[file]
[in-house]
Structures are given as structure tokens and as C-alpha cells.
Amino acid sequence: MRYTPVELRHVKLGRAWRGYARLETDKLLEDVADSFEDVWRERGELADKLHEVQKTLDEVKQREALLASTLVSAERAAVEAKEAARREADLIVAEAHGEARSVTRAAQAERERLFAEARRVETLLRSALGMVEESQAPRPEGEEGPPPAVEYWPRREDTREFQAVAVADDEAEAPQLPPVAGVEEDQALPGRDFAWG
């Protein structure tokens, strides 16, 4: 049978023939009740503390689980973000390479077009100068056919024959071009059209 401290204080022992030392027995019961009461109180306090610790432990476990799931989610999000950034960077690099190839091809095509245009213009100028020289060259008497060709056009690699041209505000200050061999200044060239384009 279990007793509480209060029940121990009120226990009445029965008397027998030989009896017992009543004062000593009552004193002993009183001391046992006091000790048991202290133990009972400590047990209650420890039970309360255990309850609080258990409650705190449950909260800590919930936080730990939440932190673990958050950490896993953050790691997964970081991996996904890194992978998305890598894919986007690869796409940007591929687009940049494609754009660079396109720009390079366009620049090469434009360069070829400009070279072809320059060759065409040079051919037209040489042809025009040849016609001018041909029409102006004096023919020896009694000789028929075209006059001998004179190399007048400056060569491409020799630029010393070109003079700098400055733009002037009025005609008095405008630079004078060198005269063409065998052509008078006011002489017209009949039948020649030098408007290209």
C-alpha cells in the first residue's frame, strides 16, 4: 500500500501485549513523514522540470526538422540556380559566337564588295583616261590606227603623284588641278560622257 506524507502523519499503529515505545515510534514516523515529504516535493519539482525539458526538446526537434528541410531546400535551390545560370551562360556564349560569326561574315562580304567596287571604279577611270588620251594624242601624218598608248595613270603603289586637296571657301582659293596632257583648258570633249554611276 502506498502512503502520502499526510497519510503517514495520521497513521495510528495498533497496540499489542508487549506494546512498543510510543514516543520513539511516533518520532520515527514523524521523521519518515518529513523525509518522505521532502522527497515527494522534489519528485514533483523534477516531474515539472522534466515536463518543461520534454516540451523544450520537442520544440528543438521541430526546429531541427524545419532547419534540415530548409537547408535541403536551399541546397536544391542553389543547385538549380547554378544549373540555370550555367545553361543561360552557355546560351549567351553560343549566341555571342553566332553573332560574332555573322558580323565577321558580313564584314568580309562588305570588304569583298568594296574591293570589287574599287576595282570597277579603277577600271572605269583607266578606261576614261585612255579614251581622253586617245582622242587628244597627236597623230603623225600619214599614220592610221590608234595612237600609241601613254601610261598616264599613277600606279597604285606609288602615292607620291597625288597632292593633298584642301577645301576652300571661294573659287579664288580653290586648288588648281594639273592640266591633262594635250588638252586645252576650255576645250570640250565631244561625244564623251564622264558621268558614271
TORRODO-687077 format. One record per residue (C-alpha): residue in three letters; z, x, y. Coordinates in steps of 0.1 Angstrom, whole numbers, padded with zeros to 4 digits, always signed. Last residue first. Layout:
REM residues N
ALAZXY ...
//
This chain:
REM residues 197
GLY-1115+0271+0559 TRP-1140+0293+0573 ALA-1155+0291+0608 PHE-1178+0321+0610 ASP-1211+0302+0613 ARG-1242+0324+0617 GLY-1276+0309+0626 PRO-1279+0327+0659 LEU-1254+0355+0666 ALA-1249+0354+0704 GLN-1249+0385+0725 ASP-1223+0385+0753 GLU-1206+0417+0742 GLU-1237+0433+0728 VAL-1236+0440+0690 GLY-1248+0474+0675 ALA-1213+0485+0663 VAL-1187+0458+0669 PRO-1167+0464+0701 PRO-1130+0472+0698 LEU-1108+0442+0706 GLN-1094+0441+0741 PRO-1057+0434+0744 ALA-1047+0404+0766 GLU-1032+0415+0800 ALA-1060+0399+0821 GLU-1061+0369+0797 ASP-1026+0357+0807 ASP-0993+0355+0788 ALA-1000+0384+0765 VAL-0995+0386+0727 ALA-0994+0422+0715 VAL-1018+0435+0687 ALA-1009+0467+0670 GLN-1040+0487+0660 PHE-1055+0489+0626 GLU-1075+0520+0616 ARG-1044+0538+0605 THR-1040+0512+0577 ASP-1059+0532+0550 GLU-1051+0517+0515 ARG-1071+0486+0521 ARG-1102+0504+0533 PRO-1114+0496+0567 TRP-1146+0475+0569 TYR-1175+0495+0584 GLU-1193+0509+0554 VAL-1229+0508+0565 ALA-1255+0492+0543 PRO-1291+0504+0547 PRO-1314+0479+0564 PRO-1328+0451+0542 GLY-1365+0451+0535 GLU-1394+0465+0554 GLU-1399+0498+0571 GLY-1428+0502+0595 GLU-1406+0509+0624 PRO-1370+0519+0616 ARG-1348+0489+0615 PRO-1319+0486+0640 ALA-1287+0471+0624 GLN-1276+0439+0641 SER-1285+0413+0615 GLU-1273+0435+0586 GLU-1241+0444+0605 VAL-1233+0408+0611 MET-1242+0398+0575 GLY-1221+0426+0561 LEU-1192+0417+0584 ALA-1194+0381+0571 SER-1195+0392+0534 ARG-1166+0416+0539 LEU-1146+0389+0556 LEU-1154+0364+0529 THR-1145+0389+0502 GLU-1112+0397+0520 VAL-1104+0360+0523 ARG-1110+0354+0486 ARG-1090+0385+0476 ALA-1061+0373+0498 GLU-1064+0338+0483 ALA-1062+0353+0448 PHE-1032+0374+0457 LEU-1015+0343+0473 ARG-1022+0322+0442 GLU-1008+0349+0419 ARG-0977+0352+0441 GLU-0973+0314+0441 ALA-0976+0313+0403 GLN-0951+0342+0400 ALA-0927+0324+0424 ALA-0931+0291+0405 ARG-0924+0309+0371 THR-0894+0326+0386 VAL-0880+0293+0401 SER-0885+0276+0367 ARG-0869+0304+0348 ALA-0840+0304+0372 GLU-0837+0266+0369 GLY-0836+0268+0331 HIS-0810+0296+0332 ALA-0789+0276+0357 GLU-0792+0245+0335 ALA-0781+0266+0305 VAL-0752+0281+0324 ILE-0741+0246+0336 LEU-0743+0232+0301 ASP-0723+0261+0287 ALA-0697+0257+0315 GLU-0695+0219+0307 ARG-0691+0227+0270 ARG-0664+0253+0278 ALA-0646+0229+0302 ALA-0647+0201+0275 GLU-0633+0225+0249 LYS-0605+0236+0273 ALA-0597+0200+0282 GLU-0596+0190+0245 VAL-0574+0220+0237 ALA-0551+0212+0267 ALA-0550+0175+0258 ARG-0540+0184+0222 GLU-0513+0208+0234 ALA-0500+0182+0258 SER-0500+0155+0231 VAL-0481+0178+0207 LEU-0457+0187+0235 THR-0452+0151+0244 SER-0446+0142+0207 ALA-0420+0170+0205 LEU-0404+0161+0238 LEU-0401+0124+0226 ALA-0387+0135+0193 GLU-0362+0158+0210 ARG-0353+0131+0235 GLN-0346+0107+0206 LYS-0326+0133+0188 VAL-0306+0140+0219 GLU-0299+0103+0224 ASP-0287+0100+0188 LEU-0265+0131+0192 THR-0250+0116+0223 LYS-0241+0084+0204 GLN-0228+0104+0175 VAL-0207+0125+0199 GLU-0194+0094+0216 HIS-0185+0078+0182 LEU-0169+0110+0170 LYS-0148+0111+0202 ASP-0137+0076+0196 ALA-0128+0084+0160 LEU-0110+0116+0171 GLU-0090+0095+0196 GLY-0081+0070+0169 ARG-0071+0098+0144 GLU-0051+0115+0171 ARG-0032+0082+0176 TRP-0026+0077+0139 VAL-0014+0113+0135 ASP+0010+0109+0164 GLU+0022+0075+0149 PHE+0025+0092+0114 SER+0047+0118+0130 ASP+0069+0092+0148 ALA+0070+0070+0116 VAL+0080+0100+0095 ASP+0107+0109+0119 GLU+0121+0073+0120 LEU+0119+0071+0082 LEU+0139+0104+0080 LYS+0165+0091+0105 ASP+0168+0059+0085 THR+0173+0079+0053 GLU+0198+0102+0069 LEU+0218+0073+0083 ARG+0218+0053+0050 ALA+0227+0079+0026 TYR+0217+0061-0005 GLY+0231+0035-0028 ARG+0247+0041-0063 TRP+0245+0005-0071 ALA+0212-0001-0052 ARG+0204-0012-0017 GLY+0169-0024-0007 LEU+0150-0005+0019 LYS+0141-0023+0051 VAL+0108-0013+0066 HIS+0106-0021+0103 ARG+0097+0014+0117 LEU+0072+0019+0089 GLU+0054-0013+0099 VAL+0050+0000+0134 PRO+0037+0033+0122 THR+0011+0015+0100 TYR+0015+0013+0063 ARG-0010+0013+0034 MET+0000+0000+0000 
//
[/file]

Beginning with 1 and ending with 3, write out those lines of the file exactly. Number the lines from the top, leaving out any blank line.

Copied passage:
[in-house]
Structures are given as structure tokens and as C-alpha cells.
Amino acid sequence: MRYTPVELRHVKLGRAWRGYARLETDKLLEDVADSFEDVWRERGELADKLHEVQKTLDEVKQREALLASTLVSAERAAVEAKEAARREADLIVAEAHGEARSVTRAAQAERERLFAEARRVETLLRSALGMVEESQAPRPEGEEGPPPAVEYWPRREDTREFQAVAVADDEAEAPQLPPVAGVEEDQALPGRDFAWG